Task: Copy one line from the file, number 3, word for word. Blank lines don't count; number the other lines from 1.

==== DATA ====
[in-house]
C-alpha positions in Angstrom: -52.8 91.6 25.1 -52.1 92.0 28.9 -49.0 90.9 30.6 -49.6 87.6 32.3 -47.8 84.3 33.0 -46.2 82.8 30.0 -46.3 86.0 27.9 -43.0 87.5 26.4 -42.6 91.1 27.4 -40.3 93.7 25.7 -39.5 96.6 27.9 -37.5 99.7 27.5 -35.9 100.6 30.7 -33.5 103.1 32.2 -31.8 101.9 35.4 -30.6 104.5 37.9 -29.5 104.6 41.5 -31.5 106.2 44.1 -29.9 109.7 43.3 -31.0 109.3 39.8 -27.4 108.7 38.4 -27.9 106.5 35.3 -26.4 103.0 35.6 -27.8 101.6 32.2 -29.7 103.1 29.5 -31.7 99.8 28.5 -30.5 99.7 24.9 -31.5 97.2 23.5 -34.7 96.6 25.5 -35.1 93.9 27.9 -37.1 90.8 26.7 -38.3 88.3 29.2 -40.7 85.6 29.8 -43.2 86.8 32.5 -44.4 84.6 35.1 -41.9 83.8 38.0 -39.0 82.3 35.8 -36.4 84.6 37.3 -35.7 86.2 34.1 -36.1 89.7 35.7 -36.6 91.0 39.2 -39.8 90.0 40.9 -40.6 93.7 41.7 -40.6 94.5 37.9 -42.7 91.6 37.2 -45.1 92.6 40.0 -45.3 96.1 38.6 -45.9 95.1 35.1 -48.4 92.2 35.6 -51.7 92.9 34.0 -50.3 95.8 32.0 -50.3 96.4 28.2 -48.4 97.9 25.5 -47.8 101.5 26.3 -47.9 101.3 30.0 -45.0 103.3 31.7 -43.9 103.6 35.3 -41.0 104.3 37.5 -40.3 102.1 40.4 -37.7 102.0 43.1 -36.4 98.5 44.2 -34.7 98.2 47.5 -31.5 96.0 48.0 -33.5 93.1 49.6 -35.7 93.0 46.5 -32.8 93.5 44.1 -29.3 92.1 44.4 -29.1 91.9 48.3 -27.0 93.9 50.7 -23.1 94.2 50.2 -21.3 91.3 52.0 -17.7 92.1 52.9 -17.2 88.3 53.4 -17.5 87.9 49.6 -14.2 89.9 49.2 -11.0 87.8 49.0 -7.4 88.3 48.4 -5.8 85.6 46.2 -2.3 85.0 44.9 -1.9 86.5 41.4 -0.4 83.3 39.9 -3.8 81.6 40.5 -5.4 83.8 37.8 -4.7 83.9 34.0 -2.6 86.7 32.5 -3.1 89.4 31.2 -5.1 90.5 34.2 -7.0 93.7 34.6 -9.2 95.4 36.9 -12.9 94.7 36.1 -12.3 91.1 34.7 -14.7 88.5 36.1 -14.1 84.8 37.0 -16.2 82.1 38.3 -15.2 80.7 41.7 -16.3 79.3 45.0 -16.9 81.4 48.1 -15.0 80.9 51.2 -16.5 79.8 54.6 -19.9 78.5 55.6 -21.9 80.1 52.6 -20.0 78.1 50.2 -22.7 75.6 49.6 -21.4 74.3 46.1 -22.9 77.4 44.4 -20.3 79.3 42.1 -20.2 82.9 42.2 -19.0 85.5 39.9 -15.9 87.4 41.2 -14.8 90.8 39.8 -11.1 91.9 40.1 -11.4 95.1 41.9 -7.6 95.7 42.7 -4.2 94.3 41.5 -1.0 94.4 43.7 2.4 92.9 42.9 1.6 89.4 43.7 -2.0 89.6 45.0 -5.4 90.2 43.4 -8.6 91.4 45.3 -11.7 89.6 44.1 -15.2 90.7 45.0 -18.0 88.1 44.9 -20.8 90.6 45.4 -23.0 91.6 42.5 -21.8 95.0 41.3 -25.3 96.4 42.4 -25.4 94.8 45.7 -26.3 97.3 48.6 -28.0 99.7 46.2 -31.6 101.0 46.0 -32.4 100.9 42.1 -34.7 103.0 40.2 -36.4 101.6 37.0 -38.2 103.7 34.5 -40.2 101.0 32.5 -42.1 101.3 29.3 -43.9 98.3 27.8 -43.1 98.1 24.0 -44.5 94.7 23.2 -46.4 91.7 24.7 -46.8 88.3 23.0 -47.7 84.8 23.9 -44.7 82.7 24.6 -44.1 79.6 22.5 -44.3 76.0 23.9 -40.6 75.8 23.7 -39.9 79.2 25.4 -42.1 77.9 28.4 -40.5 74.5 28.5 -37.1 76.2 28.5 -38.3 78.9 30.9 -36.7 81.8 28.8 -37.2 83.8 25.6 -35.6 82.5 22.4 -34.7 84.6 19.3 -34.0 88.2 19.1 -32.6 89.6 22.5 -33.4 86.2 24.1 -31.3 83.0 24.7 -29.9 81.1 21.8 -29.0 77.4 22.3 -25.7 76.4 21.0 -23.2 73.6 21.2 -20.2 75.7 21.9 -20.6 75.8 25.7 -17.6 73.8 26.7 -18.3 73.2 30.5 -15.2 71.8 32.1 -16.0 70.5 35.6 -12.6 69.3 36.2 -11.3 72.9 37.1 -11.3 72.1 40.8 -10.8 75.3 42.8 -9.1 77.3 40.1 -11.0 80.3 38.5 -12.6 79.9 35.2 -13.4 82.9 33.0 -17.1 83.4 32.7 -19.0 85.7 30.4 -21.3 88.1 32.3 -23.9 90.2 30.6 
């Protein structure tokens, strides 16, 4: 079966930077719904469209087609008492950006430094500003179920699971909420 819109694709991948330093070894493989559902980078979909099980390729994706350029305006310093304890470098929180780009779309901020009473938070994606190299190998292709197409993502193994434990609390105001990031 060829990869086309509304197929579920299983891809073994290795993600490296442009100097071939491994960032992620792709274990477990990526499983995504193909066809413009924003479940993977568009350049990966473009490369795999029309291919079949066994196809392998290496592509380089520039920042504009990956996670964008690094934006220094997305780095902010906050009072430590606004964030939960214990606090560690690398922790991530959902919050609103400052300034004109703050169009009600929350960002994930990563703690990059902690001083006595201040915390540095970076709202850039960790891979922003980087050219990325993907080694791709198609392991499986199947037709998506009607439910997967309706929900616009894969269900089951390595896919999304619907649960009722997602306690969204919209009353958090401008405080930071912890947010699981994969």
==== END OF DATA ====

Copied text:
């Protein structure tokens, strides 16, 4: 079966930077719904469209087609008492950006430094500003179920699971909420 819109694709991948330093070894493989559902980078979909099980390729994706350029305006310093304890470098929180780009779309901020009473938070994606190299190998292709197409993502193994434990609390105001990031 060829990869086309509304197929579920299983891809073994290795993600490296442009100097071939491994960032992620792709274990477990990526499983995504193909066809413009924003479940993977568009350049990966473009490369795999029309291919079949066994196809392998290496592509380089520039920042504009990956996670964008690094934006220094997305780095902010906050009072430590606004964030939960214990606090560690690398922790991530959902919050609103400052300034004109703050169009009600929350960002994930990563703690990059902690001083006595201040915390540095970076709202850039960790891979922003980087050219990325993907080694791709198609392991499986199947037709998506009607439910997967309706929900616009894969269900089951390595896919999304619907649960009722997602306690969204919209009353958090401008405080930071912890947010699981994969």